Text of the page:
For the entire four months that I have been in the BOC, the amount of 270 Million Pesos was collected by the PEAG.
There are other initiatives, projects and programs of the BOC that I can share with you, but I am not permitted to use up more time than the President will. The completion of the link between the E2M and the National Single Window and eventual connection to the ASEAN Single Window is an example of the mission we have for this year, along with the passage of the Customs Modernization and Tariff Bill now pending in the Senate.
And to close opportunities for a repeat of the fiasco that is the case of the missing containers, we will implement the Enhanced Customs Transit System which uses GPS technology to track the movement of container vans. Perhaps through another medium, we will be able to share with you those exciting developments in the Bureau.
But before I end, allow me to just look forward to the future.
A major accomplishment I intend to have is the completion of the BOC’s automation and full paperless transactions. Such a scenario will completely eliminate human intervention and not only speed up transactions but ensure integrity.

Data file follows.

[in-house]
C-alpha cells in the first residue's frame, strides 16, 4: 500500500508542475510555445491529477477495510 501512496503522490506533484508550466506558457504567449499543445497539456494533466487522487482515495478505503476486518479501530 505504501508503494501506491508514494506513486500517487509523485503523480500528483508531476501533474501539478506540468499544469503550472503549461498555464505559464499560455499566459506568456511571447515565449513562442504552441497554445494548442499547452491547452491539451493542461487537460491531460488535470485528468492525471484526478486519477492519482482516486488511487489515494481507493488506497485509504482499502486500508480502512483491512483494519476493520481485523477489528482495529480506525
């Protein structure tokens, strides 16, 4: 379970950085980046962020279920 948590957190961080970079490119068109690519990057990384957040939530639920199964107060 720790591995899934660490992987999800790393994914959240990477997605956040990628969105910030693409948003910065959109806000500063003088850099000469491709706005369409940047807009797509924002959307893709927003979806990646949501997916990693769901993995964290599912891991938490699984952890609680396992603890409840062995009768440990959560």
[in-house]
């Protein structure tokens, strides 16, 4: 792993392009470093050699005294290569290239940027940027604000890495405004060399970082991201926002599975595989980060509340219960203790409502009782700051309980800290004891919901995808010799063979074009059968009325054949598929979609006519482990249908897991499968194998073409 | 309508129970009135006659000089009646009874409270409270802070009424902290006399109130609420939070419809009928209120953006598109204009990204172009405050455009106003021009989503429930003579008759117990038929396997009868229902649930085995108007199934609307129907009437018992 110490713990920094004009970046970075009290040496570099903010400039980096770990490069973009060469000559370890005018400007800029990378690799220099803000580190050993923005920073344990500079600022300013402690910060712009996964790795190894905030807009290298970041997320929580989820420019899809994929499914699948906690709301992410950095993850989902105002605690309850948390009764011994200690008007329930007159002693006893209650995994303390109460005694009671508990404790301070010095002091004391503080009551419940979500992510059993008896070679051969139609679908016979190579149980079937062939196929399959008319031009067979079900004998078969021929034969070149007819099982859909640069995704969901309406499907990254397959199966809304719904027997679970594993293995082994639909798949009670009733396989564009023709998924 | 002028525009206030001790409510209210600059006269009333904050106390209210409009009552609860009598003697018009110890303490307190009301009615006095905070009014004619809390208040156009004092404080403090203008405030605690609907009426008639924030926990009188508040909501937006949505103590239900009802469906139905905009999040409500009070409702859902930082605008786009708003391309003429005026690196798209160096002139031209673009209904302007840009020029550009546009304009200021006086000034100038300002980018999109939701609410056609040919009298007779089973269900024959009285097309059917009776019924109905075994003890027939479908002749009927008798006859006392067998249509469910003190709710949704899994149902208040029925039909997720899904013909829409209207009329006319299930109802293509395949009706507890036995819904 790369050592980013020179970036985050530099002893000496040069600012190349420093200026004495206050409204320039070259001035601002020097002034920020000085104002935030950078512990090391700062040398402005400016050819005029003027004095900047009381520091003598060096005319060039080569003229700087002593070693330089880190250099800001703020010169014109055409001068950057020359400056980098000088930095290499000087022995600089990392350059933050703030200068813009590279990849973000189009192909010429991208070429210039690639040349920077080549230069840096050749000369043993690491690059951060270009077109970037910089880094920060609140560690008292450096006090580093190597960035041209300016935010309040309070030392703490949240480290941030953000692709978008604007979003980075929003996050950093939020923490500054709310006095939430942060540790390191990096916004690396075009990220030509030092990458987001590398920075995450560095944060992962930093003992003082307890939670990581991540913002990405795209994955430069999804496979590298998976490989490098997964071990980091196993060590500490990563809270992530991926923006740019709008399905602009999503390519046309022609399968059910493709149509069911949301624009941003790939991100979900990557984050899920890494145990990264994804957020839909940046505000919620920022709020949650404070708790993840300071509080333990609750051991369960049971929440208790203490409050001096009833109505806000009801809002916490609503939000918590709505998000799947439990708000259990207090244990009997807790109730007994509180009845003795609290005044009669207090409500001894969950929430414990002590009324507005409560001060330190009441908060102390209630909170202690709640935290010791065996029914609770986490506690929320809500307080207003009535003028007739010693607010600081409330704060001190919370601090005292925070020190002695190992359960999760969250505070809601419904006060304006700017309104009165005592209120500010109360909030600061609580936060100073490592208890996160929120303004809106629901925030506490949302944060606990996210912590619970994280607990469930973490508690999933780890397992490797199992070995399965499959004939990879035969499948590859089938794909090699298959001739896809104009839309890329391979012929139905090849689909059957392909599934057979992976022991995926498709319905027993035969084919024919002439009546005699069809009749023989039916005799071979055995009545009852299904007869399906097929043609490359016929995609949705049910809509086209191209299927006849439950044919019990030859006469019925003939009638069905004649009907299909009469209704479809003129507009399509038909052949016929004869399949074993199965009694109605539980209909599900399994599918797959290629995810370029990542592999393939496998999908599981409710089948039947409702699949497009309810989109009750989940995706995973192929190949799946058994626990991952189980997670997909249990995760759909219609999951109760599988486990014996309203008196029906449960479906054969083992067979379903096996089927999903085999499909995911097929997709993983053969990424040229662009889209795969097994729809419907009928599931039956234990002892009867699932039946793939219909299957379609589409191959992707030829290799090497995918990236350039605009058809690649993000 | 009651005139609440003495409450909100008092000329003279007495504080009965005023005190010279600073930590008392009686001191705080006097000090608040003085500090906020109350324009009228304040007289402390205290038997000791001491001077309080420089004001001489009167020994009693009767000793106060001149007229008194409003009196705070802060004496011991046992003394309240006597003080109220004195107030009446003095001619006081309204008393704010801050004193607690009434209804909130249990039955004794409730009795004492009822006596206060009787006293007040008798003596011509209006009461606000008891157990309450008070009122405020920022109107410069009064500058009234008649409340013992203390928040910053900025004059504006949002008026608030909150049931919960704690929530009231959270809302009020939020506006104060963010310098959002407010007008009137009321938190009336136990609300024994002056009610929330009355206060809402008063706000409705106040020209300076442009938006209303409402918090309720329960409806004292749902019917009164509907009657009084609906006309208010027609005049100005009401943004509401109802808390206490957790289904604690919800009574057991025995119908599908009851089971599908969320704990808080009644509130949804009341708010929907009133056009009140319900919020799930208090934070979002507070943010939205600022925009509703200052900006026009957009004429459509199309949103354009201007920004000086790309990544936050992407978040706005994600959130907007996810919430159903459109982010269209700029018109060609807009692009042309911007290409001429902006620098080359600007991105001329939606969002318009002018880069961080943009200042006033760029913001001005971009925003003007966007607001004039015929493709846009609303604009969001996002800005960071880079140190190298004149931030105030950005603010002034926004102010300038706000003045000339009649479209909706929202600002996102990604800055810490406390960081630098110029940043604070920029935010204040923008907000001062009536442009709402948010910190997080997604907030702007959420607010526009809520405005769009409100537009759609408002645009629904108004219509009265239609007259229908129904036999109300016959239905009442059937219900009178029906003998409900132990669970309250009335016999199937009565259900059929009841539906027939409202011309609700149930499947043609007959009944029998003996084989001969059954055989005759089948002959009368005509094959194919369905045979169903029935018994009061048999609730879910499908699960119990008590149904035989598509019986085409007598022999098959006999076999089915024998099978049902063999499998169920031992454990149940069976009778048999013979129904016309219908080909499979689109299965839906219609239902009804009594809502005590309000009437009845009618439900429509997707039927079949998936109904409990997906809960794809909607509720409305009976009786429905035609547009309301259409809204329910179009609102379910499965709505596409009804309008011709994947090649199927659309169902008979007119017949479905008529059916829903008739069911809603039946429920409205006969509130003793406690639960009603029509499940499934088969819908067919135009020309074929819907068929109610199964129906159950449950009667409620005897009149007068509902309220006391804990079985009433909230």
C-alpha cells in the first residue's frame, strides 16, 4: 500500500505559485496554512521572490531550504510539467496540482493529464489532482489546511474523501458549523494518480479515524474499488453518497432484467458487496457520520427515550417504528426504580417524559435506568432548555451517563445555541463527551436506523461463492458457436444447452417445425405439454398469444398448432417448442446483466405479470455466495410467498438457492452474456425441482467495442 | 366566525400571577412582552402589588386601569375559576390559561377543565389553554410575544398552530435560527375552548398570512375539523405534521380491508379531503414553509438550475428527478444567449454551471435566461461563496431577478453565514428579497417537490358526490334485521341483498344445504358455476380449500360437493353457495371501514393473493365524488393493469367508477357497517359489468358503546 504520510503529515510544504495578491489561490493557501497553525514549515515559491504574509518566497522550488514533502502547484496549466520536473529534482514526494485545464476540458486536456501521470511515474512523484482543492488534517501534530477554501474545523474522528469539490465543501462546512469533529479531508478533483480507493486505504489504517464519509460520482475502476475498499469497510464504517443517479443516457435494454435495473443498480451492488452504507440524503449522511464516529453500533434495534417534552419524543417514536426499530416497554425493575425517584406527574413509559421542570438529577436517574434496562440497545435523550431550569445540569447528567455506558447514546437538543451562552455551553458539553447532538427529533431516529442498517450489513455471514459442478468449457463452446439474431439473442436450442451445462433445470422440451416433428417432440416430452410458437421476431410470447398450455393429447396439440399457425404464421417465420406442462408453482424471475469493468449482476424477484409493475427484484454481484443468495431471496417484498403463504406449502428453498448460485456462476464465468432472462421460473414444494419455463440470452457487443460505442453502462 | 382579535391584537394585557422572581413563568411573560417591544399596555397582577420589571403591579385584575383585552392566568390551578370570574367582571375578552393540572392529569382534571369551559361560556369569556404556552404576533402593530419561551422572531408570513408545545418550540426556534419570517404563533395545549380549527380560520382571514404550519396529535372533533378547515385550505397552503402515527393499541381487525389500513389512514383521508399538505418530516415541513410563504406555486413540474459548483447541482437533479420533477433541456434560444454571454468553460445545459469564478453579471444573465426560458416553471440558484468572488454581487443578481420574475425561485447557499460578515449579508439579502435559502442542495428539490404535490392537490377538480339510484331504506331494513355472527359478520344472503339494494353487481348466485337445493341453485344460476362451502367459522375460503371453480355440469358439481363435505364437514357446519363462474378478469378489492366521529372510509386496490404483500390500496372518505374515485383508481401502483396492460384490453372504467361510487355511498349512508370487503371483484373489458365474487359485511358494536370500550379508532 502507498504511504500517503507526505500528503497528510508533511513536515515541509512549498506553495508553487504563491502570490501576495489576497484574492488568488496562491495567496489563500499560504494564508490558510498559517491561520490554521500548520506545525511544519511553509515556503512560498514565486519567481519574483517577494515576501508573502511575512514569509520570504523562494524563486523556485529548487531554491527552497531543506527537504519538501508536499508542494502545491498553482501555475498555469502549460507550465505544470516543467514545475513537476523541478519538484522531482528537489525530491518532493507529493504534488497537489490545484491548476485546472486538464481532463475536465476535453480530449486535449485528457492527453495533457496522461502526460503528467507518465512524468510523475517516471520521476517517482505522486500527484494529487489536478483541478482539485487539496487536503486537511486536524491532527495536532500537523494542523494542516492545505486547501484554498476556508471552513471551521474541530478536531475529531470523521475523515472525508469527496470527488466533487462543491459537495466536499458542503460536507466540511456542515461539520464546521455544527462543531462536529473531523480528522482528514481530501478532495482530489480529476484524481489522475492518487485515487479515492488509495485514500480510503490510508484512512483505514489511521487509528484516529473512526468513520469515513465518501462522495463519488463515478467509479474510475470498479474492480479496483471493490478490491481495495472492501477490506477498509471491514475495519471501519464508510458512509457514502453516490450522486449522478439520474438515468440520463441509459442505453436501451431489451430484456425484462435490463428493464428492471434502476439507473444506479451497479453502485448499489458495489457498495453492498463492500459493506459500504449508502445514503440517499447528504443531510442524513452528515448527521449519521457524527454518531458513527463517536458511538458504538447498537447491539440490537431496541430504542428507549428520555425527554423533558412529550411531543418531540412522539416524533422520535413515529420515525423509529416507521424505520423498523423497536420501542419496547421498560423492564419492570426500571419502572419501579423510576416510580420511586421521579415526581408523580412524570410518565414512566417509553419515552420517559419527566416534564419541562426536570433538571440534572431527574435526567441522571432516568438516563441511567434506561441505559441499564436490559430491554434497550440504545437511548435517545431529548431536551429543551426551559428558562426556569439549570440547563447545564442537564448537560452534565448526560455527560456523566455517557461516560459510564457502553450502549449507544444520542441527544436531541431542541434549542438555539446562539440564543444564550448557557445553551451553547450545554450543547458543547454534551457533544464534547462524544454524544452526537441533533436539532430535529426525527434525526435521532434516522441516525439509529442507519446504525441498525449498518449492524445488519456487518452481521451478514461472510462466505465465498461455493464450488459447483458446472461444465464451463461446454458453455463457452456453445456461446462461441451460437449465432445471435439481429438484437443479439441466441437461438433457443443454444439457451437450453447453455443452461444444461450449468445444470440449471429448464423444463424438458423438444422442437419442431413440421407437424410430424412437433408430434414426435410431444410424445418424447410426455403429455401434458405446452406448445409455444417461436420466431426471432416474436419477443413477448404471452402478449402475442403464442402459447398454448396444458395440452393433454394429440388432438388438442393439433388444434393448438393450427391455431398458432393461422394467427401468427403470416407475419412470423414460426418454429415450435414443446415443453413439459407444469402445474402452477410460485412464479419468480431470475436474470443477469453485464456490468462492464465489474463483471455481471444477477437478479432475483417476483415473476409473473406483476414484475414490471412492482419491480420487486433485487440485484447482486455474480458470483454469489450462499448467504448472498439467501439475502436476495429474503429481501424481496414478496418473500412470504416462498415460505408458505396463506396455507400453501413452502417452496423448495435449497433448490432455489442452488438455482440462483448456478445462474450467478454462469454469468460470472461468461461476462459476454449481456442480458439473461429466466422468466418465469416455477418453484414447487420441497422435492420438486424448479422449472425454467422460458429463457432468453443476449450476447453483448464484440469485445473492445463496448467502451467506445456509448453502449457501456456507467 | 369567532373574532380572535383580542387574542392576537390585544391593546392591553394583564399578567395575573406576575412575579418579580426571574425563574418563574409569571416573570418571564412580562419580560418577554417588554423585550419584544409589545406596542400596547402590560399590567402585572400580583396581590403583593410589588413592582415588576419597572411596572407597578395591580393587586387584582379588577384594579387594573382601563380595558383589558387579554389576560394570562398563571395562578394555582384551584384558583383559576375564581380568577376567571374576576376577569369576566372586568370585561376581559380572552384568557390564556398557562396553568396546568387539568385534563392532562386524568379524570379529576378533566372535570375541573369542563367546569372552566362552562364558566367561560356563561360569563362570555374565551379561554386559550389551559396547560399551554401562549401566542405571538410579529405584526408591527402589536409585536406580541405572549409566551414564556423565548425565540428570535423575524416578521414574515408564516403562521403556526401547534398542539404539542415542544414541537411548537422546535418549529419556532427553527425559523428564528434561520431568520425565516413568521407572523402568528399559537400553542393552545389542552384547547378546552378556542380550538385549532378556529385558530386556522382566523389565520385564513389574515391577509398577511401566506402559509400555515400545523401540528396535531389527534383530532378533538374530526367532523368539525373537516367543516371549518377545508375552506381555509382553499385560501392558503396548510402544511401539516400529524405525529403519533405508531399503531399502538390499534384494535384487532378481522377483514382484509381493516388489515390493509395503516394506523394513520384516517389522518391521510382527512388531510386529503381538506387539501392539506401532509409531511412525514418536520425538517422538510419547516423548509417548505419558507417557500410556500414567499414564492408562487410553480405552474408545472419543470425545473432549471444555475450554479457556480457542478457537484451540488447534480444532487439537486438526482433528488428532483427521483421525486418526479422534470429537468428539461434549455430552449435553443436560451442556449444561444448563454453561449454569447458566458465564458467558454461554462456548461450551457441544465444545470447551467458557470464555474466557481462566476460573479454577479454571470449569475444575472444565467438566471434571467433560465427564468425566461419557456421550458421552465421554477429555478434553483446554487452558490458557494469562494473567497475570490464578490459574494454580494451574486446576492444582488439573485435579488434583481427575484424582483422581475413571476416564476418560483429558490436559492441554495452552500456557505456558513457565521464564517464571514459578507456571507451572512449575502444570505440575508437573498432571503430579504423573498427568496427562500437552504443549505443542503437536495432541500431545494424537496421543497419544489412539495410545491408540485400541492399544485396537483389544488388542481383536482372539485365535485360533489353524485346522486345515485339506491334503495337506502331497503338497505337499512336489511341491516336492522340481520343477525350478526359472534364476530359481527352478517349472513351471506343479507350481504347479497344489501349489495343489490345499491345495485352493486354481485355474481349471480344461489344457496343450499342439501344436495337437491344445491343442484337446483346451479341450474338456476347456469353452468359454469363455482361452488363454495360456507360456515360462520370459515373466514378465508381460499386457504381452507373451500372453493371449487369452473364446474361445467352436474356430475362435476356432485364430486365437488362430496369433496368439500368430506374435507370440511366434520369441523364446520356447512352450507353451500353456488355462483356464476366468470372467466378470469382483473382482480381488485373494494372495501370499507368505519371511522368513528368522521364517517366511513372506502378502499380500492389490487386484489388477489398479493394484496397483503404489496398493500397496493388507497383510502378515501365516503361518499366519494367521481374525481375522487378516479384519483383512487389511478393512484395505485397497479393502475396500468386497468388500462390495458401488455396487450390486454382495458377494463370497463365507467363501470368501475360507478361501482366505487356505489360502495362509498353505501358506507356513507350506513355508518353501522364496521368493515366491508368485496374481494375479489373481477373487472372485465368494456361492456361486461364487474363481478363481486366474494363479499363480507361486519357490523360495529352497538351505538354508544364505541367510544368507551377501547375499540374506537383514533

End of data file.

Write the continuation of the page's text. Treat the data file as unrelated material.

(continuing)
But further beyond completion of the automation is the road map to my vision of Customs in the year 2016, which consists of four major areas as follows:
1. Simplified procedures that will reduce opportunities for corruption and facilitate the flow of trade through our ports;
2. Good housekeeping measures to make the Bureau more transparent as a whole and accountable for the decisions that are made;
3. Compliance Measurement and Monitoring as a sound basis for risk management; and
4. Alignment with Global Best practices such as the Authorized Economic Operator Program. This will also cement our partnership with private stakeholders in the implementation and enforcement of the country’s trade laws and regulations.
For brevity, may I invite you to browse through a few slides for details of this Customs 2016 Vision.
In closing, I would like to thank the President for his trust in appointing me to this post. It is not exactly the dream post for me, but as a loyal follower, partymate, believer in his principle of Daan Matuwid and a fellow Filipino, I commit to serve this administration and this country to the best of my ability and beyond, and to steer the Bureau of Customs to become not only as a world class Customs administration that Filipinos can be proud of, but one that the People can trust.
To my colleagues and co-workers in the BOC, Happy Anniversary!
Mabuhay ang BOC! Mabuhay ang Pilipinas!